Lost people are worthless, not actually but ultimately. Lost people are created in the image of God. Lost people display common grace, help other people, lead happy lives. But think about something else Jesus said: “For what will it profit a man if he gains the whole world and forfeits his soul” (ref. Matthew 16:26)? What is it ultimately worth to be a great human being but a lost person apart from Christ? Absolutely nothing.
The saddest thing about he vastness of lostness is that lost people ultimately waste their lives. They don’t realize it, any more than the sheep or the coin realize their lostness. But their lives will end and they will stand before the true and living God. Then they will know that God is real, Jesus Christ is Lord, and the opportunity to be born again by the Spirit and the word has passed them by. They will blame themselves, they will blame you and me, they will blame God. But blame never changes anything. They will be lost, in vast darkness, forever.
Lost People are of Infinite Worth, When They are Found
Enough of the darkness, let’s turn on the light, the light of love. Lost people are loved by God, and you can see Jesus loving the lost in the Gospels. But the only way lost people can love God back is by believing the gospel.
These parables are pictures of being found, being saved, being loved by God. They major on light over darkness, joy over sadness, and victory over defeat. In both cases, the lost is found and a party in Heaven breaks out resounding with choruses from the angels and the Almighty Himself. What makes the lost found, the dead alive, and the chorus of Heaven? It is the love of God and the gospel of Jesus Christ.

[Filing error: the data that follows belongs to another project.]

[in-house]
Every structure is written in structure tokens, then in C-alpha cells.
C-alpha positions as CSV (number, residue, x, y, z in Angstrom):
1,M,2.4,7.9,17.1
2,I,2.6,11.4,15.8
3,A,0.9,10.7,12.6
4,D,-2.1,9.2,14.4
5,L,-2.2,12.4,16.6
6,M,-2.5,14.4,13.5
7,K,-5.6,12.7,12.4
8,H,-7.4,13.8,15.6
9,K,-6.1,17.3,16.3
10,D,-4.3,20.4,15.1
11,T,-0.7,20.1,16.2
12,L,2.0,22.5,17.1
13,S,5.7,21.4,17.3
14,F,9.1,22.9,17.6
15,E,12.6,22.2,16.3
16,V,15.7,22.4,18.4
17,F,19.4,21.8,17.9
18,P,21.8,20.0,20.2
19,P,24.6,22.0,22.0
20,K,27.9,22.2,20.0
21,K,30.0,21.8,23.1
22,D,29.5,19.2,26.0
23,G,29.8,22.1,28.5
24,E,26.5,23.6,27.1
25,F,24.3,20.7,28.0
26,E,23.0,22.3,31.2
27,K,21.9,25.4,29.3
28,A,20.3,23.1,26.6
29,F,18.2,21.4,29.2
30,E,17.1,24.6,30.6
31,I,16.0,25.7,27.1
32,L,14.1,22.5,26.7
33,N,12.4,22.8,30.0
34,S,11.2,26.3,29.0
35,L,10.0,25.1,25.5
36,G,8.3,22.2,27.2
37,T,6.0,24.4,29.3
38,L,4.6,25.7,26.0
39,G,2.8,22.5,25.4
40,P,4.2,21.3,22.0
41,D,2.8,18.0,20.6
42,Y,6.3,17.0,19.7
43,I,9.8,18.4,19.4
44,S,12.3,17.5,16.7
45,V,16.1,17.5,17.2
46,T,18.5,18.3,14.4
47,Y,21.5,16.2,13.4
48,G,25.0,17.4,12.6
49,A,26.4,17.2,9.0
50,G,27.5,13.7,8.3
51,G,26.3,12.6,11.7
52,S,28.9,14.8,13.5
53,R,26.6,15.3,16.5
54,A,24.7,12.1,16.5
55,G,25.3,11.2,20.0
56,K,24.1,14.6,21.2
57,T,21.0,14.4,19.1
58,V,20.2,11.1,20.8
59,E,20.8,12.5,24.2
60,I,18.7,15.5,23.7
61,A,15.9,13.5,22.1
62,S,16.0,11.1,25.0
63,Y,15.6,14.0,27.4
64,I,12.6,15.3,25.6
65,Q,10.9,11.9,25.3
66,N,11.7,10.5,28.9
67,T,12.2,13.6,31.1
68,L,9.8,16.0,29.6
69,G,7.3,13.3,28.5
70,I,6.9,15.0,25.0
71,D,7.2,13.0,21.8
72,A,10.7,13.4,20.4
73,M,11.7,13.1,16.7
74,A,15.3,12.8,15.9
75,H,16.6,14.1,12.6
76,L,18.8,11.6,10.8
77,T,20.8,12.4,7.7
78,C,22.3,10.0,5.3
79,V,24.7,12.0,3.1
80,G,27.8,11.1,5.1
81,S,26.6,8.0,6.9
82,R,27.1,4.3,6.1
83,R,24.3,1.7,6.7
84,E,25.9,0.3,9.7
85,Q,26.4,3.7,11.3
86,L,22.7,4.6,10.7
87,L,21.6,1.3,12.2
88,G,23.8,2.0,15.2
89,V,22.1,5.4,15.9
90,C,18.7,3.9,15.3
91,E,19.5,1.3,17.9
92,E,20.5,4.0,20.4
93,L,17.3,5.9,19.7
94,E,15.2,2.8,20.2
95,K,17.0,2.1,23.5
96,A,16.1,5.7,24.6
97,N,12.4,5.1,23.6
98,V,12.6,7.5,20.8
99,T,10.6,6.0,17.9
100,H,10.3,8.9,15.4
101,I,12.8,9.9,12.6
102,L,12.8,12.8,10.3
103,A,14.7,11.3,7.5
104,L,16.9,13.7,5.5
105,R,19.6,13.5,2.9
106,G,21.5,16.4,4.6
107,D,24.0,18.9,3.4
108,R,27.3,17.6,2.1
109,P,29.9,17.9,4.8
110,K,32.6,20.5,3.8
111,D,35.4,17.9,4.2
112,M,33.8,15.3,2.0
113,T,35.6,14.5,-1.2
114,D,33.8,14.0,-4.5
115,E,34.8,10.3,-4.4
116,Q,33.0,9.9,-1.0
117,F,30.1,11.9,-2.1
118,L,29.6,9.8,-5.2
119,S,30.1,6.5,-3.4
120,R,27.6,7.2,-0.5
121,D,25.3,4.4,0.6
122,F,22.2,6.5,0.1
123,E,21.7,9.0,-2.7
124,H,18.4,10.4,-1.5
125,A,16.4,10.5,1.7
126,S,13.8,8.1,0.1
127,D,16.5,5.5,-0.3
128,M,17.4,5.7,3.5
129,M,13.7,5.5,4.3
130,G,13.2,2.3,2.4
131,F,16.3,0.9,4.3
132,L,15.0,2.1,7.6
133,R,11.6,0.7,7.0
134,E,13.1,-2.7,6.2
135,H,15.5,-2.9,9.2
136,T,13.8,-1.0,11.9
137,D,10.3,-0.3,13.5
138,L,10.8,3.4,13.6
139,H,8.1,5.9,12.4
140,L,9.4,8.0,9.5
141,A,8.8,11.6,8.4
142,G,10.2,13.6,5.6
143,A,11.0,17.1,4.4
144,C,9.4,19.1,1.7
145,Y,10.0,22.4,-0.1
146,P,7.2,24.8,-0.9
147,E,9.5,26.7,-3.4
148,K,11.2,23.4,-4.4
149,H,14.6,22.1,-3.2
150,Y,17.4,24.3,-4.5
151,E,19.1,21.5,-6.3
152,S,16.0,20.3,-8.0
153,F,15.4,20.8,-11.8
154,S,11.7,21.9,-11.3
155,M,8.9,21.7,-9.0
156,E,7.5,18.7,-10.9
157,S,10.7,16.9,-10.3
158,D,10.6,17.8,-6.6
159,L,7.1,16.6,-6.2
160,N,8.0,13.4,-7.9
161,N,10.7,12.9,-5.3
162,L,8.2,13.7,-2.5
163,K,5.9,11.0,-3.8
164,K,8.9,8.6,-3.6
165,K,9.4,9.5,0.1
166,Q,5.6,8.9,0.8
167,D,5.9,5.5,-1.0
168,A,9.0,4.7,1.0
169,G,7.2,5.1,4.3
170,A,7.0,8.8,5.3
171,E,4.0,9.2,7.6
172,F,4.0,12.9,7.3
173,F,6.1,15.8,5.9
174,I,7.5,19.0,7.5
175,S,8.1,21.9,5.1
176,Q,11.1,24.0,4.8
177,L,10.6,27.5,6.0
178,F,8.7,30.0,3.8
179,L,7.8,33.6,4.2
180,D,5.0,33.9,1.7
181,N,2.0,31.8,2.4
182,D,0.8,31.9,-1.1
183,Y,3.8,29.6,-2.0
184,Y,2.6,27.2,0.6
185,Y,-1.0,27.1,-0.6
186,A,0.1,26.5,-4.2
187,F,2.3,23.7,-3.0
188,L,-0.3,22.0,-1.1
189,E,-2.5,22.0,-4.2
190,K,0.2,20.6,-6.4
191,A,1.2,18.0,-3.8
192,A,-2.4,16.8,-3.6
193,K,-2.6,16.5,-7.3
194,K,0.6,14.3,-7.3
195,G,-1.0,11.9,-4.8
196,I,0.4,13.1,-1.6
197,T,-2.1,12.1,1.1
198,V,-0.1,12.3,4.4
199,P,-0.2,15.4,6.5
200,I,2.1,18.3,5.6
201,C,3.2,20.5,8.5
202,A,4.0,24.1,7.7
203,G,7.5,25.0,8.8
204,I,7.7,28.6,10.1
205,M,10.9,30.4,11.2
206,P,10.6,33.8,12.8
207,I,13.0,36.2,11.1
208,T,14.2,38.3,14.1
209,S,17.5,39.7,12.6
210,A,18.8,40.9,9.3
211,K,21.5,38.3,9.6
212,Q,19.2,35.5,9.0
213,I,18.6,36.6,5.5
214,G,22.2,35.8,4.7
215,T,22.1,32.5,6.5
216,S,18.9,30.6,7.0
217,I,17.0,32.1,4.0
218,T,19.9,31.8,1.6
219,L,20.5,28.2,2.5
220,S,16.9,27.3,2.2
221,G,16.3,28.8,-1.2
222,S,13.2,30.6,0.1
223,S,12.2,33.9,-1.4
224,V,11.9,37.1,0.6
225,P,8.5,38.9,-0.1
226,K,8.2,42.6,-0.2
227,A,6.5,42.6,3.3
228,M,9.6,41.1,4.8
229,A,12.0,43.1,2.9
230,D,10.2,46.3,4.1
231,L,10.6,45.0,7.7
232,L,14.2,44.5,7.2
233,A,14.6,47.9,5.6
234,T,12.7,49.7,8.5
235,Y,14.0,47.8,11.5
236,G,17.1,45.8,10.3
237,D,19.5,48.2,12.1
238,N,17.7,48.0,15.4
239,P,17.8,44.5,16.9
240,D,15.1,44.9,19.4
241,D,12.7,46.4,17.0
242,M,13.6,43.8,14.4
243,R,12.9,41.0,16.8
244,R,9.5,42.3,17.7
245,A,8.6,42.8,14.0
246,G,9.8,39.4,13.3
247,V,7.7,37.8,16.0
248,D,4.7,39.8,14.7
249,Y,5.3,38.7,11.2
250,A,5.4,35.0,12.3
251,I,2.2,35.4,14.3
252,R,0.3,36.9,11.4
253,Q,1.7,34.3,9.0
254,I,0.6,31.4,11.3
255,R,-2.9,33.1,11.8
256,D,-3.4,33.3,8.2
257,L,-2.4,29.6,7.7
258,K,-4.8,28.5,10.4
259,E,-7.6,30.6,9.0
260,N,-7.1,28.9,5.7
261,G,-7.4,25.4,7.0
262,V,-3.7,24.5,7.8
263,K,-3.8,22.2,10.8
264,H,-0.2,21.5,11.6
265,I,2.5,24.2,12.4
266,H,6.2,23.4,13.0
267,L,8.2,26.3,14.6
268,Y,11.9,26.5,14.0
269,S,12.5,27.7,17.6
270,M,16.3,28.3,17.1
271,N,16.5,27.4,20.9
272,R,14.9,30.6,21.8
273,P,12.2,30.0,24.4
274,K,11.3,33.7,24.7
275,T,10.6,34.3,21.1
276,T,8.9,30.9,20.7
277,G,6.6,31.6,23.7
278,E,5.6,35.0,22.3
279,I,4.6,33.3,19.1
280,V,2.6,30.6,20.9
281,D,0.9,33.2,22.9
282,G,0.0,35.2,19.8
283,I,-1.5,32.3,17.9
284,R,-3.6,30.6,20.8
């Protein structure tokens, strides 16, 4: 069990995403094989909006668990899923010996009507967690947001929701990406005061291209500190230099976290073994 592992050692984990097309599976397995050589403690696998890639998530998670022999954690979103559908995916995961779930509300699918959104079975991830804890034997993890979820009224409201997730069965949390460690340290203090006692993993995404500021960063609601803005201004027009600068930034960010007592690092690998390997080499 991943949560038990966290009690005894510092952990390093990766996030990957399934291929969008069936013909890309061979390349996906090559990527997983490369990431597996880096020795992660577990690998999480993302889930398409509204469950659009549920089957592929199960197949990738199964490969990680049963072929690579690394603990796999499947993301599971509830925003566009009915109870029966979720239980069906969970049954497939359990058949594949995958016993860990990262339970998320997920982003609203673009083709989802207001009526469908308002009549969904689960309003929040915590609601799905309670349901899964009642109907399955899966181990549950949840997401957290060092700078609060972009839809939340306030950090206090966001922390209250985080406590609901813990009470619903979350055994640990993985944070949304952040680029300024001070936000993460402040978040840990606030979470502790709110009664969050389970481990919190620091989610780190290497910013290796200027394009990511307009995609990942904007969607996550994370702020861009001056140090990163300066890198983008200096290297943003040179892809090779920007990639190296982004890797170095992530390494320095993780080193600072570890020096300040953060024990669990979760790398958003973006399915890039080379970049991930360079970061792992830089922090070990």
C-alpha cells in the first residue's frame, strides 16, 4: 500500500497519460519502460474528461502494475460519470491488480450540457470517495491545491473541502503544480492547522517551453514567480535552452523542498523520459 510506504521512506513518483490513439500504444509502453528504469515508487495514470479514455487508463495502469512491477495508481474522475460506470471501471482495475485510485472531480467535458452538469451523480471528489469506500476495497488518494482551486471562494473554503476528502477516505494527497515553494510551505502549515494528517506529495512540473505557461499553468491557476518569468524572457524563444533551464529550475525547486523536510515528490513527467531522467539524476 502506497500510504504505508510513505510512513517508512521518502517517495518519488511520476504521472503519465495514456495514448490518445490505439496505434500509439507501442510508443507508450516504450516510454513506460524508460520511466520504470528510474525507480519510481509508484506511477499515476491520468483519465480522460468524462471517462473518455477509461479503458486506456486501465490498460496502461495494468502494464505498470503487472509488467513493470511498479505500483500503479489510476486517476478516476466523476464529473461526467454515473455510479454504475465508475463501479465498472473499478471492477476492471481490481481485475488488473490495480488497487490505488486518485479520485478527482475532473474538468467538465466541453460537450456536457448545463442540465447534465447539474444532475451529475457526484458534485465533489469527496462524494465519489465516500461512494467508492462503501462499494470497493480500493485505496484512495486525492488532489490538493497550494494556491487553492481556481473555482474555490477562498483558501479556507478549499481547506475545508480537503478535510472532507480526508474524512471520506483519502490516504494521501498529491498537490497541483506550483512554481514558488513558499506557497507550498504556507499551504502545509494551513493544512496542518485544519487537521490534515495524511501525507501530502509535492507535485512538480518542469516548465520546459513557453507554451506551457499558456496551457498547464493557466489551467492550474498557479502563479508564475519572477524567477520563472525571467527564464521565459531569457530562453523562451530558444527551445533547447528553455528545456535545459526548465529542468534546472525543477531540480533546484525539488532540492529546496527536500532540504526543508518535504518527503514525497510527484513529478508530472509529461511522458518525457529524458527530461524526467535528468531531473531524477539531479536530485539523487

The gospel is the search vehicle that finds the lost, driven by good shepherds and wise women. We must go to the lost, for we cannot expect the lost will come to us. The church gathers for worship, she scatters for evangelism. And lost people are everywhere.
Games and gimmicks will not reach them, but the word of God and the witness of Christians will. Always have bibles ready to give away. Always invite people to your gospel-centered church services. Always be ready to share your testimony of salvation by grace alone through faith alone in Christ alone.
And do one more thing. Remember what it was like to be lost?
I remember, in a physical sense, the first time I got lost. I was about ten, our family went to Six Flags over Georgia, my sisters were with my mother while my father and I went to an area where Hank Aaron and Willie Mays were signing autographs. There was a huge crowd, so big we could not walk side by side, so Dad told me to follow him. I guess all men must have dressed the same in those days, for the pants and shoes I steadfastly followed turned out not to be my father’s. I was lost. I felt sick. I felt small. I was not capable of looking above that crowd and finding my way back. But my father was bigger, wiser, calmer and it was he who found me.
To be found, spiritually and eternally, is the same, only infinitely greater. It is the Father’s doing (stay tuned for the next parable). But to do it, the Father has sent the Son and the Spirit, and you and me. Look now into the vastness of lostness, reach out to those who are there, and give them the word of God and the gospel of Jesus Christ.